What is the difference actually? How would one hook up the liteon to use as a secondary drive on a laptop? I would imagine somehow using the same SATA cable, is this correct? So the difference might be something to do with adjusting some settings in disk management or something? Ie, with the drive simply connected via USB, if it was working, I'd be able to use it as an external drive, whereas to use as a secondary drive (presumably capable or running windows?) I would need to adjust some settings in disk management or some other settings.

Quote:
just open PC, add power and SATA cable, then start PC.


I think you are suggesting I connect the drive to use a secondary drive while it is turned off. Then, make sure the AC power is on (and not simply running on laptop battery power), attached the SATA to usb, then start the PC and try to install the firmware. Is this accurate?


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 Post subject: Re: Best Data Retrieval Companies for SSD
PostPosted: January 22nd, 2018, 9:46 
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I am talking about installing it in a PC, not a laptop. I have read that SSDs don't always work properly when connected with a USB-SATA cable on a laptop.

Remember I said not to do any windows config or operations. You don't want to do anything in windows bar the update. Ignore for the moment windows thinks it cant see it.

just so there is no question:

1)get desktop PC ready by whatever means, copy firmware update to it. turn off desktop PC
2) open and install SSD with SATA and power cable
3) start windows. If startup successful, start Firmware update.
4)follow instructions of update, reboot when and only when asked to.
5) if reboot and disk shows - COPY DATA OFF!
6)Happy Dance is optional, but an 80's Power Grab and a "YES!" is mandatory


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 Post subject: Re: Best Data Retrieval Companies for SSD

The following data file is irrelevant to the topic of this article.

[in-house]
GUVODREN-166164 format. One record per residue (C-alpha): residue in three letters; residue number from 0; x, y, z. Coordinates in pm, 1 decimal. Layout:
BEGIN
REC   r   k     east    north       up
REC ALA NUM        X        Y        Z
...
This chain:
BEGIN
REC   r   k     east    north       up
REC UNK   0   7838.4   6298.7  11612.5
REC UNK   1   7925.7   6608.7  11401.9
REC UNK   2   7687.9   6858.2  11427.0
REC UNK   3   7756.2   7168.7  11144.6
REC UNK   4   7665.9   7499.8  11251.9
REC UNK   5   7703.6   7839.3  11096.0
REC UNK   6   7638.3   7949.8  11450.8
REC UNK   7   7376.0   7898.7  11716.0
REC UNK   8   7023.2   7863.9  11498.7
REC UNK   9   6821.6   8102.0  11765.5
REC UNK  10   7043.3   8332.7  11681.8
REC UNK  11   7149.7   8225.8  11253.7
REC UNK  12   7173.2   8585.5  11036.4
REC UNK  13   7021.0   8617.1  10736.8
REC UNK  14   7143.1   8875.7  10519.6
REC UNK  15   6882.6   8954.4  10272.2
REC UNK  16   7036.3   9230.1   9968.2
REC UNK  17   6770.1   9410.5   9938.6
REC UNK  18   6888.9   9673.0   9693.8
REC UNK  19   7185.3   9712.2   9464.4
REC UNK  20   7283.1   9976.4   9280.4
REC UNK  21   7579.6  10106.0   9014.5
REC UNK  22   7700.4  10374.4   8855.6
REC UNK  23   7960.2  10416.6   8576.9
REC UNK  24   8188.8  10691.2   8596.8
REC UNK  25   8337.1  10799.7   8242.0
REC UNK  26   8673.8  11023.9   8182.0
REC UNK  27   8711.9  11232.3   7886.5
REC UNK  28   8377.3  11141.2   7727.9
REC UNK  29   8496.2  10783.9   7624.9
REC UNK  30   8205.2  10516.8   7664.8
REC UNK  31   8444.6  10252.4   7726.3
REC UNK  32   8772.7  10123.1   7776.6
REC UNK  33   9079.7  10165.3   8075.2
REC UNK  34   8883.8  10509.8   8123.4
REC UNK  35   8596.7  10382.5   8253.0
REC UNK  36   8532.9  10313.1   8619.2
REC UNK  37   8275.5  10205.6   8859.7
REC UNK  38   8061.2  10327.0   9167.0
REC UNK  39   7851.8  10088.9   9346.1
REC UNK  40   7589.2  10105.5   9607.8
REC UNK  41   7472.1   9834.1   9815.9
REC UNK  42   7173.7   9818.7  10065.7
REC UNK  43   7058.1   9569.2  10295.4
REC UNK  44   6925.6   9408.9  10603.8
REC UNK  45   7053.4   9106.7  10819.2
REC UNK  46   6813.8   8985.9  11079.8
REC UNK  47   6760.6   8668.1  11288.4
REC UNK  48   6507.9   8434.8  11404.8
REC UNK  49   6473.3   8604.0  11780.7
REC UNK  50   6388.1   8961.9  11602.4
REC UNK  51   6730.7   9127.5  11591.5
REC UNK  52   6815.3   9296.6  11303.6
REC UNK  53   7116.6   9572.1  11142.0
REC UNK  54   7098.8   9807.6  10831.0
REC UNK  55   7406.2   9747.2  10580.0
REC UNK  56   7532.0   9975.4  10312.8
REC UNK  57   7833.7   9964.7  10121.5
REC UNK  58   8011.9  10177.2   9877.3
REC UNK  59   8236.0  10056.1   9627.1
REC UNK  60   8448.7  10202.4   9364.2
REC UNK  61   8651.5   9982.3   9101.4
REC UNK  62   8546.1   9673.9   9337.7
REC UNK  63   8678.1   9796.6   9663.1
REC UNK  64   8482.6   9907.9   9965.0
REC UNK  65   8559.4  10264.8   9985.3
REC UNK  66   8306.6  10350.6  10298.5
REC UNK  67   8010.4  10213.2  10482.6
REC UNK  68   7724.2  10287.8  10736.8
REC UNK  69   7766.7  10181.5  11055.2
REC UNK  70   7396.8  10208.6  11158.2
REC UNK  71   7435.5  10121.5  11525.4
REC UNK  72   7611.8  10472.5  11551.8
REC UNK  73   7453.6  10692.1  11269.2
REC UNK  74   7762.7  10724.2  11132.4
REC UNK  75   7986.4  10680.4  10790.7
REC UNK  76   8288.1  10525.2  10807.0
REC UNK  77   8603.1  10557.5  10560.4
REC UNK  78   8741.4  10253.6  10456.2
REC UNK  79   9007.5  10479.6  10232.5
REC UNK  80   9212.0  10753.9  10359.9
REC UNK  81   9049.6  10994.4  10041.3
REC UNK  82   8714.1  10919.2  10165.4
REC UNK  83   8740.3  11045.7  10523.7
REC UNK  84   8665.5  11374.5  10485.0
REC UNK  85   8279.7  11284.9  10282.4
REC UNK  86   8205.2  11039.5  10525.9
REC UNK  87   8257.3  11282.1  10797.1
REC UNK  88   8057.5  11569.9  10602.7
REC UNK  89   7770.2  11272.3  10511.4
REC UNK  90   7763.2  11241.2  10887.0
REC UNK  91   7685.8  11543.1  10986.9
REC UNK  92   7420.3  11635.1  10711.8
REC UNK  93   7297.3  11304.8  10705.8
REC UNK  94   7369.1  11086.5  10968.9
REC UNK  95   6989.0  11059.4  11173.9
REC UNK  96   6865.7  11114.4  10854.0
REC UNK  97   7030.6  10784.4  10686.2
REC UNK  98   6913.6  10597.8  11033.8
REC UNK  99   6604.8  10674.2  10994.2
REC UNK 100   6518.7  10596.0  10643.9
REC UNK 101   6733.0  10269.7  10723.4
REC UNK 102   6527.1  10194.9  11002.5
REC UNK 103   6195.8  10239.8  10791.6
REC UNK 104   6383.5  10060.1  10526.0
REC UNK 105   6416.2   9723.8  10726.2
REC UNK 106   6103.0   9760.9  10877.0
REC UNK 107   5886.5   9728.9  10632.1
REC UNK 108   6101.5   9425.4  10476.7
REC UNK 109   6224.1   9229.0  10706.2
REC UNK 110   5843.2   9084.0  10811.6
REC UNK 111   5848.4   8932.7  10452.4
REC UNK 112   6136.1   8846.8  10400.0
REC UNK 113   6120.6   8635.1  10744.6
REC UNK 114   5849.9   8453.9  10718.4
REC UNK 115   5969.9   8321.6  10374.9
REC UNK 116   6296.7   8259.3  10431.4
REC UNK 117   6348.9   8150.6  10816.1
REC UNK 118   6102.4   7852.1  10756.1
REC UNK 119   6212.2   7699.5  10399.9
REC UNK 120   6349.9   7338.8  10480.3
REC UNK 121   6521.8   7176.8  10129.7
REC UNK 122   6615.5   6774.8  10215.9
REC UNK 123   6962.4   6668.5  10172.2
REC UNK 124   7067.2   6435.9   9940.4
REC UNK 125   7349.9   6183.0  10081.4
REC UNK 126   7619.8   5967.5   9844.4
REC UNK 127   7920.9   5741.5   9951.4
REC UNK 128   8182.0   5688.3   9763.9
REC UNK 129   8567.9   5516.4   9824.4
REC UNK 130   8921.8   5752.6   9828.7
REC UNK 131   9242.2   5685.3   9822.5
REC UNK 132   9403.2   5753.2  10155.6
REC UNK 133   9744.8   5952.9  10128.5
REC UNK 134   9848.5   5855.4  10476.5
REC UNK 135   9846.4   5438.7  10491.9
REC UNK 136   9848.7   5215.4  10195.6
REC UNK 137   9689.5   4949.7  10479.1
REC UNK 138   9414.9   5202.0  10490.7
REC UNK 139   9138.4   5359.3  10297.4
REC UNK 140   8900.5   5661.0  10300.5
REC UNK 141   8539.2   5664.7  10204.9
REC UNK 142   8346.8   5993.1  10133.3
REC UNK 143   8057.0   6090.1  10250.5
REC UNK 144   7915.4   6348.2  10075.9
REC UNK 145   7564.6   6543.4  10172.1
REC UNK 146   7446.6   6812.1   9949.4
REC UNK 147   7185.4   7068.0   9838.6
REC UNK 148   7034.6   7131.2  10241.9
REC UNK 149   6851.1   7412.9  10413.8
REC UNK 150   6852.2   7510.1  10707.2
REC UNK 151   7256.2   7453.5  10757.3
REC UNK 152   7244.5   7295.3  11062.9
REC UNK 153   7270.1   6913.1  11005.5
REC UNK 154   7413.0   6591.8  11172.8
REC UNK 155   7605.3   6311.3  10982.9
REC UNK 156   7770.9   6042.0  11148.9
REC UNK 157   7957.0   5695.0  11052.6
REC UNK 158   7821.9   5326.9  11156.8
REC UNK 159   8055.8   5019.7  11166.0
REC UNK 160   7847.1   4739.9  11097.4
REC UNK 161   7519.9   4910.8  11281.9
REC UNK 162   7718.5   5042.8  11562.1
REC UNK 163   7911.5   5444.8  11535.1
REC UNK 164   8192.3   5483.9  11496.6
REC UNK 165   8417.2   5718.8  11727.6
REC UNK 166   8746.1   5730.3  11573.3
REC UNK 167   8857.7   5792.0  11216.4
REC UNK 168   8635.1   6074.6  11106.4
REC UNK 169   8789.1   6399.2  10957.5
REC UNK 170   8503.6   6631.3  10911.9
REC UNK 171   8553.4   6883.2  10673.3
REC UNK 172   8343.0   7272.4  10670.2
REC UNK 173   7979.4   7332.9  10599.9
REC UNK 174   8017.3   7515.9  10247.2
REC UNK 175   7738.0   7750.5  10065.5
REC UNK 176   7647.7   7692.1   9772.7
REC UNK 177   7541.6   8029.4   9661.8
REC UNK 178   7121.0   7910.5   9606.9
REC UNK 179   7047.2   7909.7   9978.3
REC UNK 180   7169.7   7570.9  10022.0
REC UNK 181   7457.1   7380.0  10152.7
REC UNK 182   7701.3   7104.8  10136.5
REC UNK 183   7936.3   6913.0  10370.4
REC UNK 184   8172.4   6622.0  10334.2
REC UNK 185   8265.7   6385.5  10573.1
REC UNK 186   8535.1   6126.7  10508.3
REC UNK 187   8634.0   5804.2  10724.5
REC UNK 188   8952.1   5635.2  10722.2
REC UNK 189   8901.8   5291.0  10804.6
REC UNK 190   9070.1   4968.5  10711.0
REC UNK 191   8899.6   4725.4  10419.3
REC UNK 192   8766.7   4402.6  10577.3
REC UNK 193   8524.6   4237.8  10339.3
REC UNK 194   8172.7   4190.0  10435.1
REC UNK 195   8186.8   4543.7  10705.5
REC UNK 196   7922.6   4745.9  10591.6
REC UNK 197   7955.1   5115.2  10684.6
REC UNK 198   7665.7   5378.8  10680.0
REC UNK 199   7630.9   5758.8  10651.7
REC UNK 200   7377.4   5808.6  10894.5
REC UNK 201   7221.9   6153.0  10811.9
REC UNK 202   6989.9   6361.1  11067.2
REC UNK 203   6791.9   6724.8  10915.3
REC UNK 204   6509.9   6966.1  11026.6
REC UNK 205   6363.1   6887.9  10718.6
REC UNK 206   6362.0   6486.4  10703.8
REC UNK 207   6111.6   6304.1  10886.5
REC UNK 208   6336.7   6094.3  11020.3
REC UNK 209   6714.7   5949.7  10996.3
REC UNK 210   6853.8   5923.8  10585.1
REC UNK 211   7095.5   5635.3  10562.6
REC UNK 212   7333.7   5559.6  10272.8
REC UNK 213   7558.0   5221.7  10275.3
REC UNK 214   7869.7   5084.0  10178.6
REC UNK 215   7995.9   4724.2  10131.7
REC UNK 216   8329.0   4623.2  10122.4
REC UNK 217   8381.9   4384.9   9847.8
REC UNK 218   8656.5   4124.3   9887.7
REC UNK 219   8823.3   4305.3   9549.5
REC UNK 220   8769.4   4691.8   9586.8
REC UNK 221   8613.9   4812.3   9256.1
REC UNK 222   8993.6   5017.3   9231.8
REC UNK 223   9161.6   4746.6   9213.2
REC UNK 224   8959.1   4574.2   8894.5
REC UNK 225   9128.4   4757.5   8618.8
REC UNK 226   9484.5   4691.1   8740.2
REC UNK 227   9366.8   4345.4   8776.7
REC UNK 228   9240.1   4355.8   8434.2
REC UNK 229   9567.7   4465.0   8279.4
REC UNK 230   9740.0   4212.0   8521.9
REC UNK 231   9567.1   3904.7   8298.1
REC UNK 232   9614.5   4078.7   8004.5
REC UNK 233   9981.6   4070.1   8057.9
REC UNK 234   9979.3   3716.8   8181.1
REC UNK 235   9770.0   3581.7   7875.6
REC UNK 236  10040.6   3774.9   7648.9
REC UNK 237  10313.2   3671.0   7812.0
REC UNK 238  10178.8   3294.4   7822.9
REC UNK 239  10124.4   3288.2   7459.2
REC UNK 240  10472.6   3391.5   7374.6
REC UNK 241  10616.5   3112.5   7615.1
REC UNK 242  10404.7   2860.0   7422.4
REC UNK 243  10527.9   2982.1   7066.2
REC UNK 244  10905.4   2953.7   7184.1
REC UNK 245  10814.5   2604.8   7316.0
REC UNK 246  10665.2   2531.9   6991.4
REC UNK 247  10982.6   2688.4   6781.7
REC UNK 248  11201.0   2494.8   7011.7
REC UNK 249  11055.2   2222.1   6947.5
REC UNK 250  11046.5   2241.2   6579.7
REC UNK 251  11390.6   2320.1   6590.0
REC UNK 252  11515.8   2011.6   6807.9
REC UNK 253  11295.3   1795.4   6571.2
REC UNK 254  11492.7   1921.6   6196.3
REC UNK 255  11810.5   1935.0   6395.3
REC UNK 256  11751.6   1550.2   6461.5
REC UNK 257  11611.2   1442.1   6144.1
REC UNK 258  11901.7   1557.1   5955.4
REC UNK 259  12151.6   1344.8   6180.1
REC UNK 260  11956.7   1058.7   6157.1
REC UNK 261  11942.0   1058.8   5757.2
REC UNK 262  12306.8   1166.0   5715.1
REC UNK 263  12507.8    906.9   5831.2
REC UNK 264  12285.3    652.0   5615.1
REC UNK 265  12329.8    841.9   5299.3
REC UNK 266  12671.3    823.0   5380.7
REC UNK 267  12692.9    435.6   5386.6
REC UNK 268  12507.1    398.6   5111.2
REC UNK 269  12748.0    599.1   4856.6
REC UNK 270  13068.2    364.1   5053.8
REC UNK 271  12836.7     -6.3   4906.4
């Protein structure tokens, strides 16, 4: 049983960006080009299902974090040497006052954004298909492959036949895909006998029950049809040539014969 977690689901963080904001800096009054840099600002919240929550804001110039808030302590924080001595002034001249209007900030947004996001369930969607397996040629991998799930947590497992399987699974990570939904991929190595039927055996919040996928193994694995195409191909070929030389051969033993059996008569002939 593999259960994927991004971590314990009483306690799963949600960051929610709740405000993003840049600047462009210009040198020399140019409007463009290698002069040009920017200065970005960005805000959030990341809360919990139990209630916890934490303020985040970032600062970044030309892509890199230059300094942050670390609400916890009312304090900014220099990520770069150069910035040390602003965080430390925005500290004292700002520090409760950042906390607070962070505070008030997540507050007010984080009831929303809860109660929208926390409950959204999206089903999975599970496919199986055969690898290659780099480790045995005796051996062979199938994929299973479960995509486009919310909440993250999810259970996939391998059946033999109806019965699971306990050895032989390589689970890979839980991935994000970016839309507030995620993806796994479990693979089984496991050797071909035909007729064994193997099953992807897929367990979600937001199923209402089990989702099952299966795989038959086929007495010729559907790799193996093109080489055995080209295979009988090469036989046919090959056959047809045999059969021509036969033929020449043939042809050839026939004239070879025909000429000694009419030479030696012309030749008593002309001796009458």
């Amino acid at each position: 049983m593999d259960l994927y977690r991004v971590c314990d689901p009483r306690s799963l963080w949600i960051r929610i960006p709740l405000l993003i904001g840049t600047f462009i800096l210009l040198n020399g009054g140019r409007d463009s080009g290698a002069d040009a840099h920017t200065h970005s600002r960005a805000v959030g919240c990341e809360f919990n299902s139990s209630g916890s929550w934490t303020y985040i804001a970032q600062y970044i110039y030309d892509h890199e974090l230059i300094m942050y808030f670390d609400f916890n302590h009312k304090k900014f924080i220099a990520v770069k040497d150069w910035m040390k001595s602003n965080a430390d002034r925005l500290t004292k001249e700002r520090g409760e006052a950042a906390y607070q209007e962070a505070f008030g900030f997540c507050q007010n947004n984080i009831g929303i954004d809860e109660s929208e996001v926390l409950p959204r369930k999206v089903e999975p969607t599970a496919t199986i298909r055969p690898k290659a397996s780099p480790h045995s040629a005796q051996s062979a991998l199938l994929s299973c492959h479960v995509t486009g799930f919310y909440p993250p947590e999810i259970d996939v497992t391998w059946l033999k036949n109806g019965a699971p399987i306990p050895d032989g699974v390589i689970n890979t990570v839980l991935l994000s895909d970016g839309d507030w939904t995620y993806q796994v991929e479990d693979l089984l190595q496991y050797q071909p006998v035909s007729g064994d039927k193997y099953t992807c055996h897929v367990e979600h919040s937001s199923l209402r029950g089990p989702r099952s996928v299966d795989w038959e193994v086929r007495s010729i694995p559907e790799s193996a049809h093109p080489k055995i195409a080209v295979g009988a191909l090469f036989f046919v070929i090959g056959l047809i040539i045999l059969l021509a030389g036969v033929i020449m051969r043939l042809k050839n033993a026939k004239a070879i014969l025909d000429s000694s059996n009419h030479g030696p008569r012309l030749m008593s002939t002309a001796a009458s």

PostPosted: January 22nd, 2018, 10:09 
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Of course I forgot to say, you could create the firmware update bootdisk, insert SSD as only Hard Disk in the laptop and boot the CD.


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 Post subject: Re: Best Data Retrieval Companies for SSD
PostPosted: January 22nd, 2018, 11:11 
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Could I use a usb thumbdrive to create the firmware update bootdisk? My laptop doesn't even have a dvd drive, oddly (or maybe not, I rarely use them).

I don't have a PC desktop. Closest thing I do have is an AIO dell computer 2305 that is about 7 years old. I am unsure if I would be able add another hard drive in there, even if it is a small one. I am willing to give it a try if it is possible though.

http://www.dell.com/en-us/shop/cty/pdp/ ... e-2305-amd


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 Post subject: Re: Best Data Retrieval Companies for SSD
PostPosted: January 22nd, 2018, 17:16 
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yes you can use a thumb drive. A great boot disk creator program is Rufus. http://rufus.akeo.ie/


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 Post subject: Re: Best Data Retrieval Companies for SSD